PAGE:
Despite local support, ear X-tacy closes

Eliza Coleman

Lovers of alternative music and independent business today mourn the loss of longtime Louisville landmark ear X-tacy, a popular record, music, and entertainment store. For many years, the store has been a staple of the Bardstown Road experience, which, in turn, has been a staple experience for many Louisville teenagers. President John D. Timmons announced the closing October 31 over Facebook, addressing a letter to the store’s clients and fans. He publicly thanked all of the store’s supporters and all of the bands that have played in his building.

Manual students from all magnets were saddened by the news, which put a damper on Halloween festivities. “I feel like, for us, people with various music interests, ear X-tacy was paradise. It had everything: every artist and every song, unlike iTunes. People who like bands or music that aren’t exactly mainstream are kind of in a rough spot. Sure, there other places to get music, but it won’t be the same.” says Alekya Veldhi (11).

ear X-tacy has been struggling with financial woes for several years. Last February, they were forced to downsize to a smaller location further down Bardstown Road. ear X-tacy sent a message out to the community, asking for help in the form of video messages and Facebook posts. The answering call of support was not enough to keep the company going, however, as online music downloads and instant video streaming seem to have become overwhelming competition for the company. “ear X-tacy seemed like a timeless thing. Now it’s gone in the way of VHS tapes and cassette players — what’s next?” asks Jody Dahmer (11). The death of this iconic Louisville store, which follows only a few months after the closing of Borders book stores both locally and across the nation, seems to make the digital age of information even more tangible.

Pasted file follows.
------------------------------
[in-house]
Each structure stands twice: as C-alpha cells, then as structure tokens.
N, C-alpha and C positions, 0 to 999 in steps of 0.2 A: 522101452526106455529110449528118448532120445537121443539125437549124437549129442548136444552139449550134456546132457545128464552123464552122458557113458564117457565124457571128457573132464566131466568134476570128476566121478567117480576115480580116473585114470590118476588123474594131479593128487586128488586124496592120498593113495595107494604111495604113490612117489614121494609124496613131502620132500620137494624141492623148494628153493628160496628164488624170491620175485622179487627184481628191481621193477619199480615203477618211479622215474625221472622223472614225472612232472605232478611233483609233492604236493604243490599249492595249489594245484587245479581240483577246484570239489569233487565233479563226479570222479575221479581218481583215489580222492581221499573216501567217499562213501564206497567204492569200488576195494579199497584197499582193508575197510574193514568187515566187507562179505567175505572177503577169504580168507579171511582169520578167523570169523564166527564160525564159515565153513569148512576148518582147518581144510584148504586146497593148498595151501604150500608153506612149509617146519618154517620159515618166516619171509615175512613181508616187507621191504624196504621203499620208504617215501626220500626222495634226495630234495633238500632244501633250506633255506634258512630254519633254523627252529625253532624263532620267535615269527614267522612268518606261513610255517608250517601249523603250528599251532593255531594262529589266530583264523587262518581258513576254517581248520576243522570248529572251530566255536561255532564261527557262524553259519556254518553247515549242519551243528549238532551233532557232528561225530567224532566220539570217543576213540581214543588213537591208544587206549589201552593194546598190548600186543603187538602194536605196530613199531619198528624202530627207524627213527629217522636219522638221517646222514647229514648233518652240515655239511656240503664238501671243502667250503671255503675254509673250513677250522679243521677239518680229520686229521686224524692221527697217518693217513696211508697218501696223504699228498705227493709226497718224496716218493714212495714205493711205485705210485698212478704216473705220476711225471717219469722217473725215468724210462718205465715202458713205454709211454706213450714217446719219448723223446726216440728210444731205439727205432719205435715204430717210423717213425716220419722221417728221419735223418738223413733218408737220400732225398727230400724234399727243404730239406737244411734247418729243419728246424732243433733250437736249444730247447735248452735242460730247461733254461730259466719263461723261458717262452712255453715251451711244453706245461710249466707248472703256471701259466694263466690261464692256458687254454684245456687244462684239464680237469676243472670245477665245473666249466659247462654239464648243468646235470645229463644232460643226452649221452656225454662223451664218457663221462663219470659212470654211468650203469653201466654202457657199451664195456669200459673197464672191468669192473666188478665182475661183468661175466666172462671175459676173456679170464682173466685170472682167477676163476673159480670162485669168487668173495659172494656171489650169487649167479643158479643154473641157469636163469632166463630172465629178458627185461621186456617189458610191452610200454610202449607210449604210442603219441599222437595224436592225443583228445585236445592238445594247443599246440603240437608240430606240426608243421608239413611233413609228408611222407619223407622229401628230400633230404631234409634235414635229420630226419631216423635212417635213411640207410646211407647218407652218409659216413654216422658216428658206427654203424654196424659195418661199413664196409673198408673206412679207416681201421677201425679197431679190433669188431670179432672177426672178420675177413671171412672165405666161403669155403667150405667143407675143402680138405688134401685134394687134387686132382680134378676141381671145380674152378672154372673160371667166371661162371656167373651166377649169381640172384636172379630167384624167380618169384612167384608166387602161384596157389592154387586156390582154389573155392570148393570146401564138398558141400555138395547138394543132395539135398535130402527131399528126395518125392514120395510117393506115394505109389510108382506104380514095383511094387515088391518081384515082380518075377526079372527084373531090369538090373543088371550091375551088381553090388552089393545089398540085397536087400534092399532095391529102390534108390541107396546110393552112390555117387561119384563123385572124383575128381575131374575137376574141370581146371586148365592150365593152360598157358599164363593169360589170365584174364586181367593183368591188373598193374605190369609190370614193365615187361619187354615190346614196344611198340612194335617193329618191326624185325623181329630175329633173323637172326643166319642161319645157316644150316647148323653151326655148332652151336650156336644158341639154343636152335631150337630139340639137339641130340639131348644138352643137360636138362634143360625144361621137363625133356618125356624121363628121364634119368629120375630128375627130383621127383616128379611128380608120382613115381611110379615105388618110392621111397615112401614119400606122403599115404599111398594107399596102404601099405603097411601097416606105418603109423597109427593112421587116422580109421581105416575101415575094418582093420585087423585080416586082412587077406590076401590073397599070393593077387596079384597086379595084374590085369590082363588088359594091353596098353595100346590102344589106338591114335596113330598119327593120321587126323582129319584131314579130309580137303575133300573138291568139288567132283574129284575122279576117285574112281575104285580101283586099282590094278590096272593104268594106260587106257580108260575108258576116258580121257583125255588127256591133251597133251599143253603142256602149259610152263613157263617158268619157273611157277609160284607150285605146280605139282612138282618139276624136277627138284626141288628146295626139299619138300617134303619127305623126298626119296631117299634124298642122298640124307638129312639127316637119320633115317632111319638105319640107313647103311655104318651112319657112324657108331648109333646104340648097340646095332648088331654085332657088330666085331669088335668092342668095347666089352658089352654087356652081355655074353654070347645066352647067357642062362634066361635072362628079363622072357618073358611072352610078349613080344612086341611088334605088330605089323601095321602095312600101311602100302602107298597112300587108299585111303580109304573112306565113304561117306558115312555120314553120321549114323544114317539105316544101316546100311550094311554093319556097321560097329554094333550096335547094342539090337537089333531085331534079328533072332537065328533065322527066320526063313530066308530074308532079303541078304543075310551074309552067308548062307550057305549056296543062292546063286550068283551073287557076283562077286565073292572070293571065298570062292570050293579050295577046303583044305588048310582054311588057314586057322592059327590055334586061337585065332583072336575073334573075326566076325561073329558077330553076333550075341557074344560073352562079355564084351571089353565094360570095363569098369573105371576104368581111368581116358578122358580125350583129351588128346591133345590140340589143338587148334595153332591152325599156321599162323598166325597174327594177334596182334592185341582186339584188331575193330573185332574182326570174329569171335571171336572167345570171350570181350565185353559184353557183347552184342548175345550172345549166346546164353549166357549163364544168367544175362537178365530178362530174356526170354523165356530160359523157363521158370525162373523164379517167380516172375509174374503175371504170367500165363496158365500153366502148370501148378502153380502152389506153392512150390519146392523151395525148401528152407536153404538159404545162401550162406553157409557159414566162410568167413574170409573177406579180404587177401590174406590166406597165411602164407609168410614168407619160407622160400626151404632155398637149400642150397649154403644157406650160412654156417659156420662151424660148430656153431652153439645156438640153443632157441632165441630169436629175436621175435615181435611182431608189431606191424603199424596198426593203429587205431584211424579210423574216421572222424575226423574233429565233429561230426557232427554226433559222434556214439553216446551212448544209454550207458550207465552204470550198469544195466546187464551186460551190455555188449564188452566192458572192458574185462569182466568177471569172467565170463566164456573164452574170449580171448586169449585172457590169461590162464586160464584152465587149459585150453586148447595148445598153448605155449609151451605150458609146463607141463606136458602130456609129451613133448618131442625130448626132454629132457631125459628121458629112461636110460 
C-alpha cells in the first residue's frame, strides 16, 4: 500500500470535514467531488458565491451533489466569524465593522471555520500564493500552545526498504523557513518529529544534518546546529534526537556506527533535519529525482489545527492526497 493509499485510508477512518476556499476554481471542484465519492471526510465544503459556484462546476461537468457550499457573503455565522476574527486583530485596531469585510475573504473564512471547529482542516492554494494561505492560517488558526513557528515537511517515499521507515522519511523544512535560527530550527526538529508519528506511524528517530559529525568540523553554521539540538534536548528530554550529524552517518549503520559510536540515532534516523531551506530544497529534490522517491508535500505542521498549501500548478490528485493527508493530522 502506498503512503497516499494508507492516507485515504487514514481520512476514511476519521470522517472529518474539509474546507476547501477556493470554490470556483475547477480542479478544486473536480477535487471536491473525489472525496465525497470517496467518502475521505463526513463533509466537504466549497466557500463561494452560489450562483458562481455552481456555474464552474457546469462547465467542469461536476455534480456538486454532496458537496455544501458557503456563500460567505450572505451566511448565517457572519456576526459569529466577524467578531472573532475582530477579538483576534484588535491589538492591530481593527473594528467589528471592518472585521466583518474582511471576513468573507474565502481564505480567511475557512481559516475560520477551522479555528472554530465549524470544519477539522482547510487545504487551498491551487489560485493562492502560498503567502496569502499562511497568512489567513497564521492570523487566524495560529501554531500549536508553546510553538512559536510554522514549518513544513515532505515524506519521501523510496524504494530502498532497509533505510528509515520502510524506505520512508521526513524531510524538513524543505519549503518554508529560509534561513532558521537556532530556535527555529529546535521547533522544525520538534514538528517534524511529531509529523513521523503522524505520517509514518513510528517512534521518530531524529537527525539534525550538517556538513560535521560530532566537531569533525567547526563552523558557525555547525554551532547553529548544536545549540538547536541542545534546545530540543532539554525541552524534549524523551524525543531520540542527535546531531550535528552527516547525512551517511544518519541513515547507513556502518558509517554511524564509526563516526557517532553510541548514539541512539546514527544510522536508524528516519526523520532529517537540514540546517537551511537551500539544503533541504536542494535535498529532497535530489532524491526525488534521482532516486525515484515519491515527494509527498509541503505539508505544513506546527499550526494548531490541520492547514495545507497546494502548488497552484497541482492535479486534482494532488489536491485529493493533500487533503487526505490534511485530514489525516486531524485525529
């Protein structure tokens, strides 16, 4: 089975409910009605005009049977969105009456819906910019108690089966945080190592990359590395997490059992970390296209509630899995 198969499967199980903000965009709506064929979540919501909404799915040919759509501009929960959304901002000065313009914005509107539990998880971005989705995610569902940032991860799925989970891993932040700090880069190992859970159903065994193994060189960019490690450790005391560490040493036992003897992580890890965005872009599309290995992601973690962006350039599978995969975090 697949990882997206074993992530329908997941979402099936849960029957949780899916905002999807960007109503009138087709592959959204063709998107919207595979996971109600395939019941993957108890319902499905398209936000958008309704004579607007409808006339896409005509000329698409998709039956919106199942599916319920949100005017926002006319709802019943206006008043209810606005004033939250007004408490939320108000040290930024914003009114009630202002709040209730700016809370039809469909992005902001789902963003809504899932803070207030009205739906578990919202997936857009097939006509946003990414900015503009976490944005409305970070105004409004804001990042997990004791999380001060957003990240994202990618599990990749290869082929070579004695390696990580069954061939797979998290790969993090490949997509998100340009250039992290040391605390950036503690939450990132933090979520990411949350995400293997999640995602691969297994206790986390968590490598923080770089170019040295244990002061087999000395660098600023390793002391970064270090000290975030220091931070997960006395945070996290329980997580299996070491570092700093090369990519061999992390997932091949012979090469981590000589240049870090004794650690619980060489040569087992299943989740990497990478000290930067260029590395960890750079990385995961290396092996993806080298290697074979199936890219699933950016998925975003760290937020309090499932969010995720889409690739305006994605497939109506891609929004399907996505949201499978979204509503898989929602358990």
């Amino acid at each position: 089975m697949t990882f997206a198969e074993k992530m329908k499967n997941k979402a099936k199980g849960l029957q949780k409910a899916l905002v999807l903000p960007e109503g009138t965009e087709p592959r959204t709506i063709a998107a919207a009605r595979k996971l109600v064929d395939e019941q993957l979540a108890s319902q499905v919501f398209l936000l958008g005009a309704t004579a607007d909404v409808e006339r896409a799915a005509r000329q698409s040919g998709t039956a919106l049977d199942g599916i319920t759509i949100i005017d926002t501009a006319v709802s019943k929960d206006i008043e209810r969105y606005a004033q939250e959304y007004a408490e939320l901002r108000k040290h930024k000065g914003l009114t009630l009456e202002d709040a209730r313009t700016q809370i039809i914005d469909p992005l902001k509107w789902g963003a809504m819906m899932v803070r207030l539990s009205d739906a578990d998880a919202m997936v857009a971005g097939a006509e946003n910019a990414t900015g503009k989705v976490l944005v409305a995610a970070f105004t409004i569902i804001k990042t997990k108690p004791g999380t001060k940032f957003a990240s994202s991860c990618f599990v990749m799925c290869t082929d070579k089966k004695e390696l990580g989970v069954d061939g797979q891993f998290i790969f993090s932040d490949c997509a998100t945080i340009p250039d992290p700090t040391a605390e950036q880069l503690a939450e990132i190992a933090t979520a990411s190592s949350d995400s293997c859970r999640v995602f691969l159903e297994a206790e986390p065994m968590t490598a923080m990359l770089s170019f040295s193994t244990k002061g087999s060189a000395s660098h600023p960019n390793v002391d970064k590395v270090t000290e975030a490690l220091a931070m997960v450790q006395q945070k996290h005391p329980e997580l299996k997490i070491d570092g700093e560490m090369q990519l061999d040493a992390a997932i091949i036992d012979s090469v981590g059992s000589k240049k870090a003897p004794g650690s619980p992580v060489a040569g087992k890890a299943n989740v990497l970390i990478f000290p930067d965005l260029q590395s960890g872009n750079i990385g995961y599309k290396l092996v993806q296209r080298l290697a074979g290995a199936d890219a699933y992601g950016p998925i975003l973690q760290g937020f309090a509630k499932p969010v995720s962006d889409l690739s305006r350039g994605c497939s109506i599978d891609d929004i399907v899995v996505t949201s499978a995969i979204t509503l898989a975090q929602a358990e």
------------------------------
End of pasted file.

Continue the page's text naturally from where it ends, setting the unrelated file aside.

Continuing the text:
Despite his sadness at the closing of his life’s work, Timmons remains appreciative and hopeful. He urges his supporters to continue his love of music and of Louisville. After 26 years, he leaves the Louisville music scene with the closing words of his letter: “Love, peace, music and ear X-tacy to you all.”   

Eliza Coleman is a 16 year old Junior at duPont Manual High School, studying in the HSU magnet. She is a staff writer for